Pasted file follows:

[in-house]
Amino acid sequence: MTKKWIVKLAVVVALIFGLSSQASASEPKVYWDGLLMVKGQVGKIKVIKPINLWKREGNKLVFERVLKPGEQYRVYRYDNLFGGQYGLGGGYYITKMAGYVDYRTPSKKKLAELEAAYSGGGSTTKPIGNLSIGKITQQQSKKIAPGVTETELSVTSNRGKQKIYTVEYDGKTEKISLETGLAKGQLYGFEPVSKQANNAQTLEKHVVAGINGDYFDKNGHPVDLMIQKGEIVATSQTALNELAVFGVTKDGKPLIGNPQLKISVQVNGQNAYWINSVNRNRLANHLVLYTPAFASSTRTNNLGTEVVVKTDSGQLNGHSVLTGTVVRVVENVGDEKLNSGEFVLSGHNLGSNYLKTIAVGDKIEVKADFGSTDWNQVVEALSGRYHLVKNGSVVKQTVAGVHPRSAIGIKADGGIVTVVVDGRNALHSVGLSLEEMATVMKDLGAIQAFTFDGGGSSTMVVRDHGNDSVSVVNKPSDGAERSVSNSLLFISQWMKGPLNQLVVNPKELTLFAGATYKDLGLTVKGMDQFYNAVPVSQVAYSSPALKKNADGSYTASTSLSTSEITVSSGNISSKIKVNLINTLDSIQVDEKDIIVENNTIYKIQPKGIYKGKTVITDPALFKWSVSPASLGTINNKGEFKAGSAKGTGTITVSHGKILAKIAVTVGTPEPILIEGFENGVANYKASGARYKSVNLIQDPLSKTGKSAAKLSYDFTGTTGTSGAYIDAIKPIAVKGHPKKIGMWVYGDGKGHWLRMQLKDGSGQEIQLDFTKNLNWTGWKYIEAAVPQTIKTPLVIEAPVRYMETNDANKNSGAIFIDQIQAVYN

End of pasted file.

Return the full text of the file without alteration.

[in-house]
Amino acid sequence: MTKKWIVKLAVVVALIFGLSSQASASEPKVYWDGLLMVKGQVGKIKVIKPINLWKREGNKLVFERVLKPGEQYRVYRYDNLFGGQYGLGGGYYITKMAGYVDYRTPSKKKLAELEAAYSGGGSTTKPIGNLSIGKITQQQSKKIAPGVTETELSVTSNRGKQKIYTVEYDGKTEKISLETGLAKGQLYGFEPVSKQANNAQTLEKHVVAGINGDYFDKNGHPVDLMIQKGEIVATSQTALNELAVFGVTKDGKPLIGNPQLKISVQVNGQNAYWINSVNRNRLANHLVLYTPAFASSTRTNNLGTEVVVKTDSGQLNGHSVLTGTVVRVVENVGDEKLNSGEFVLSGHNLGSNYLKTIAVGDKIEVKADFGSTDWNQVVEALSGRYHLVKNGSVVKQTVAGVHPRSAIGIKADGGIVTVVVDGRNALHSVGLSLEEMATVMKDLGAIQAFTFDGGGSSTMVVRDHGNDSVSVVNKPSDGAERSVSNSLLFISQWMKGPLNQLVVNPKELTLFAGATYKDLGLTVKGMDQFYNAVPVSQVAYSSPALKKNADGSYTASTSLSTSEITVSSGNISSKIKVNLINTLDSIQVDEKDIIVENNTIYKIQPKGIYKGKTVITDPALFKWSVSPASLGTINNKGEFKAGSAKGTGTITVSHGKILAKIAVTVGTPEPILIEGFENGVANYKASGARYKSVNLIQDPLSKTGKSAAKLSYDFTGTTGTSGAYIDAIKPIAVKGHPKKIGMWVYGDGKGHWLRMQLKDGSGQEIQLDFTKNLNWTGWKYIEAAVPQTIKTPLVIEAPVRYMETNDANKNSGAIFIDQIQAVYN